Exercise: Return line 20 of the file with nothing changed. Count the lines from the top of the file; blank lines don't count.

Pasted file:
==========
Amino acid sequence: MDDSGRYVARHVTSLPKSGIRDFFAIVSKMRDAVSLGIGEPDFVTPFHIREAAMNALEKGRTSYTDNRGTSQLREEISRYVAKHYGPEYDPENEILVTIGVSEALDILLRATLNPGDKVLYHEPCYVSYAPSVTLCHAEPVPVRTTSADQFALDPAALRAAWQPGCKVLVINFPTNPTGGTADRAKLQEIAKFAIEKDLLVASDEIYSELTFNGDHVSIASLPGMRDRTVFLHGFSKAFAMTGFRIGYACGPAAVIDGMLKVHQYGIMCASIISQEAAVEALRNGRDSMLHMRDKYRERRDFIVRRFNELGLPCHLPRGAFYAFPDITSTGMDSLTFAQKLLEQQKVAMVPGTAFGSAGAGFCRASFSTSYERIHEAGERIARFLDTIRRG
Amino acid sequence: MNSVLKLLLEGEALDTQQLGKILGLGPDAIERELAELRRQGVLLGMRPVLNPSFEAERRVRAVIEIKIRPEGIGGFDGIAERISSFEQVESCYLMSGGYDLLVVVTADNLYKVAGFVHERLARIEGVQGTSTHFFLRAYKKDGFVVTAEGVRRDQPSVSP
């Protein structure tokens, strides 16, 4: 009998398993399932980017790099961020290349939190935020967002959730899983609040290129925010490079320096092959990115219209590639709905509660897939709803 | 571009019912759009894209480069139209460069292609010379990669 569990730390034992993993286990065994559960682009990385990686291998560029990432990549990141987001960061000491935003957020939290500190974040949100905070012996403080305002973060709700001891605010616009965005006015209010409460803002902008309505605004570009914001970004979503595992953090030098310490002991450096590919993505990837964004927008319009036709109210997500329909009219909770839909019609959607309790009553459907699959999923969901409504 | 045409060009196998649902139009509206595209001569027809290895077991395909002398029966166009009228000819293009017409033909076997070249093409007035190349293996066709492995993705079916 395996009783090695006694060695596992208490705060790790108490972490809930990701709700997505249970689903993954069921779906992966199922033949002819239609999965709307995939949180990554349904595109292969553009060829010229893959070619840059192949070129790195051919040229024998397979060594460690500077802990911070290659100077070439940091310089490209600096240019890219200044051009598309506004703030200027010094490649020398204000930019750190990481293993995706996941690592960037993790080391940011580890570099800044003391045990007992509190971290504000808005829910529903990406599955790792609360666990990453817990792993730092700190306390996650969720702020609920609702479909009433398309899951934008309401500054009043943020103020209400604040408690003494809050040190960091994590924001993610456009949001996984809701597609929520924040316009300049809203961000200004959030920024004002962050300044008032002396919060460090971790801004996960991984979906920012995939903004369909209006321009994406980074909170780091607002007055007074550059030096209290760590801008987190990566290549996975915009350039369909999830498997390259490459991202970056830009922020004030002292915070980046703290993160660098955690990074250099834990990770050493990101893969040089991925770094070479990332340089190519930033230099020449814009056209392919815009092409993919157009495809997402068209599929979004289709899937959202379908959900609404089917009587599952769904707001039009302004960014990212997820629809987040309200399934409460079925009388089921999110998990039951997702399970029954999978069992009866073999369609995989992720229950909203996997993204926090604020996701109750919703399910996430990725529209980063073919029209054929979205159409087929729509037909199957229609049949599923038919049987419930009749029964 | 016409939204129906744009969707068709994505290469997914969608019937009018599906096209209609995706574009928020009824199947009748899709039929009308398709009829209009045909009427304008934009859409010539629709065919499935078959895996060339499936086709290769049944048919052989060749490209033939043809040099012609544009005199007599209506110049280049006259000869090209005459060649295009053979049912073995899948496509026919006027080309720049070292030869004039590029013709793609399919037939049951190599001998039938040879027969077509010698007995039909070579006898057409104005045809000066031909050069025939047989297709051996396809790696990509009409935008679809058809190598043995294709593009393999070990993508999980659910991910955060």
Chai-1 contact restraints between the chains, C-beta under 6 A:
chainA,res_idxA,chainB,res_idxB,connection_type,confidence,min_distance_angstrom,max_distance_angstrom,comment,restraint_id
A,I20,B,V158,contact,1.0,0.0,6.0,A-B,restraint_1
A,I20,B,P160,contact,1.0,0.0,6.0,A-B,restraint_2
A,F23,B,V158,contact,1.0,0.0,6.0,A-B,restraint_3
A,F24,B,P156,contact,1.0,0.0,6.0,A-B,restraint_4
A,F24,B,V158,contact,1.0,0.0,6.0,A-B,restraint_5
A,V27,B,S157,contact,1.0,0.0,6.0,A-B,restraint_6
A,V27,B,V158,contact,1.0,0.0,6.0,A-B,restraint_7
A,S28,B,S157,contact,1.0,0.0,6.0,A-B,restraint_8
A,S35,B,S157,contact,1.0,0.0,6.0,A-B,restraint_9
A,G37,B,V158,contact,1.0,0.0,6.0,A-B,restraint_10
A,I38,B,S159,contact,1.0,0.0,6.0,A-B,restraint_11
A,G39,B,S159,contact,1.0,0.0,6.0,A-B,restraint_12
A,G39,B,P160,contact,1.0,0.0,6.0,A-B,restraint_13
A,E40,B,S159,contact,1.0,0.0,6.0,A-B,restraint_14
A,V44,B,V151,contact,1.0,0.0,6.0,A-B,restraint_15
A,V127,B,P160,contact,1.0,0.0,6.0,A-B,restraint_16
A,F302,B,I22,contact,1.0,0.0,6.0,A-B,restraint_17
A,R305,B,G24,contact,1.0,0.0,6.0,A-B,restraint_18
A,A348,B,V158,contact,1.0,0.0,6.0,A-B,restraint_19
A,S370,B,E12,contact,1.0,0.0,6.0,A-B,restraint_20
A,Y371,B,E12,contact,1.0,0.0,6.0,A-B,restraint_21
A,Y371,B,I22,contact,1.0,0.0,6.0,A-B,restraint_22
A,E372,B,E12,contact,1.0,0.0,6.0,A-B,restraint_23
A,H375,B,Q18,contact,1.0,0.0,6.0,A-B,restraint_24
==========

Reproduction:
A,V44,B,V151,contact,1.0,0.0,6.0,A-B,restraint_15